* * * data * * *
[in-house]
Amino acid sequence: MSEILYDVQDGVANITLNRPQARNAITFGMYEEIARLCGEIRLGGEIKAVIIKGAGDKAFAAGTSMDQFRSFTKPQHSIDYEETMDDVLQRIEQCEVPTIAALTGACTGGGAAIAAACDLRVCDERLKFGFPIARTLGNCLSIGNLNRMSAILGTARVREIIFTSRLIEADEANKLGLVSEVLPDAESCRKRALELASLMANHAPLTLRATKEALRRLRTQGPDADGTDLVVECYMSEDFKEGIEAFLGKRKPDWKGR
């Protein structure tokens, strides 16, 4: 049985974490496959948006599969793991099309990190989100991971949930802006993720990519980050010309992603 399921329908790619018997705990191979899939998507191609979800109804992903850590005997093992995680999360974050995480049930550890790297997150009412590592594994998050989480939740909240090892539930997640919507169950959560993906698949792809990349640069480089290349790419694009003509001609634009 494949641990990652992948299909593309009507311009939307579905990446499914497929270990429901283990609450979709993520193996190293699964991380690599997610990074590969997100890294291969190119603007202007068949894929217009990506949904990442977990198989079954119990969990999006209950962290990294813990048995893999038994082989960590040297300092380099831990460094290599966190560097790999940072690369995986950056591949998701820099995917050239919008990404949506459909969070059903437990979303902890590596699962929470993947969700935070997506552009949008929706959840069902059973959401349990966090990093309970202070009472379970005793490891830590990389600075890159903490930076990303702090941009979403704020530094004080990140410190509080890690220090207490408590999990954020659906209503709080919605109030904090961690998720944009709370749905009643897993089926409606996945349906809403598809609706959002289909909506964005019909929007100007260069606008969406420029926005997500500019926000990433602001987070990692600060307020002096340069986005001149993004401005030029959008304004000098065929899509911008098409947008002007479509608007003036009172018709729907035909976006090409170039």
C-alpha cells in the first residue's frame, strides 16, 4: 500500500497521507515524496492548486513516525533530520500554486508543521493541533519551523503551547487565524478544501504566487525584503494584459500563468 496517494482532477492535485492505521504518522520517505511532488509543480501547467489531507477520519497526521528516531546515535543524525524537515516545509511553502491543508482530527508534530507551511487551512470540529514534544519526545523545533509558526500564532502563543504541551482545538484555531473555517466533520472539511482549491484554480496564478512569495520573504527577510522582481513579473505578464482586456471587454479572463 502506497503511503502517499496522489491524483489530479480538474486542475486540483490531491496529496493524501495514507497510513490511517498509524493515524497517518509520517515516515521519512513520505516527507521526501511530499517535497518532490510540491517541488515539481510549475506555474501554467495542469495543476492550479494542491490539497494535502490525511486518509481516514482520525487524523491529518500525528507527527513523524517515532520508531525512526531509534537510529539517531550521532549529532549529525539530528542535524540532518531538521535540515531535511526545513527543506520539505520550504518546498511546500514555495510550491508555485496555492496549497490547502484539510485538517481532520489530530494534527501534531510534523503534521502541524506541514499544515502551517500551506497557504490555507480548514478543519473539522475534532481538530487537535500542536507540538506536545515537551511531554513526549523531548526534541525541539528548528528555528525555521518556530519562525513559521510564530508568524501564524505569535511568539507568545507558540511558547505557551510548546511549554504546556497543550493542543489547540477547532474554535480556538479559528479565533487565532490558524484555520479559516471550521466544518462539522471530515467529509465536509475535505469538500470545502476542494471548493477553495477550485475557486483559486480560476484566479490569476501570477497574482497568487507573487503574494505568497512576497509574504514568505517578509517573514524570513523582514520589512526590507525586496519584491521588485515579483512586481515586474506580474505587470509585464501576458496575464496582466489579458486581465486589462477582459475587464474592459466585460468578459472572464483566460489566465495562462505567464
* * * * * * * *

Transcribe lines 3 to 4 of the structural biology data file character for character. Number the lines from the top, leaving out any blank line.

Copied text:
């Protein structure tokens, strides 16, 4: 049985974490496959948006599969793991099309990190989100991971949930802006993720990519980050010309992603 399921329908790619018997705990191979899939998507191609979800109804992903850590005997093992995680999360974050995480049930550890790297997150009412590592594994998050989480939740909240090892539930997640919507169950959560993906698949792809990349640069480089290349790419694009003509001609634009 494949641990990652992948299909593309009507311009939307579905990446499914497929270990429901283990609450979709993520193996190293699964991380690599997610990074590969997100890294291969190119603007202007068949894929217009990506949904990442977990198989079954119990969990999006209950962290990294813990048995893999038994082989960590040297300092380099831990460094290599966190560097790999940072690369995986950056591949998701820099995917050239919008990404949506459909969070059903437990979303902890590596699962929470993947969700935070997506552009949008929706959840069902059973959401349990966090990093309970202070009472379970005793490891830590990389600075890159903490930076990303702090941009979403704020530094004080990140410190509080890690220090207490408590999990954020659906209503709080919605109030904090961690998720944009709370749905009643897993089926409606996945349906809403598809609706959002289909909506964005019909929007100007260069606008969406420029926005997500500019926000990433602001987070990692600060307020002096340069986005001149993004401005030029959008304004000098065929899509911008098409947008002007479509608007003036009172018709729907035909976006090409170039």
C-alpha cells in the first residue's frame, strides 16, 4: 500500500497521507515524496492548486513516525533530520500554486508543521493541533519551523503551547487565524478544501504566487525584503494584459500563468 496517494482532477492535485492505521504518522520517505511532488509543480501547467489531507477520519497526521528516531546515535543524525524537515516545509511553502491543508482530527508534530507551511487551512470540529514534544519526545523545533509558526500564532502563543504541551482545538484555531473555517466533520472539511482549491484554480496564478512569495520573504527577510522582481513579473505578464482586456471587454479572463 502506497503511503502517499496522489491524483489530479480538474486542475486540483490531491496529496493524501495514507497510513490511517498509524493515524497517518509520517515516515521519512513520505516527507521526501511530499517535497518532490510540491517541488515539481510549475506555474501554467495542469495543476492550479494542491490539497494535502490525511486518509481516514482520525487524523491529518500525528507527527513523524517515532520508531525512526531509534537510529539517531550521532549529532549529525539530528542535524540532518531538521535540515531535511526545513527543506520539505520550504518546498511546500514555495510550491508555485496555492496549497490547502484539510485538517481532520489530530494534527501534531510534523503534521502541524506541514499544515502551517500551506497557504490555507480548514478543519473539522475534532481538530487537535500542536507540538506536545515537551511531554513526549523531548526534541525541539528548528528555528525555521518556530519562525513559521510564530508568524501564524505569535511568539507568545507558540511558547505557551510548546511549554504546556497543550493542543489547540477547532474554535480556538479559528479565533487565532490558524484555520479559516471550521466544518462539522471530515467529509465536509475535505469538500470545502476542494471548493477553495477550485475557486483559486480560476484566479490569476501570477497574482497568487507573487503574494505568497512576497509574504514568505517578509517573514524570513523582514520589512526590507525586496519584491521588485515579483512586481515586474506580474505587470509585464501576458496575464496582466489579458486581465486589462477582459475587464474592459466585460468578459472572464483566460489566465495562462505567464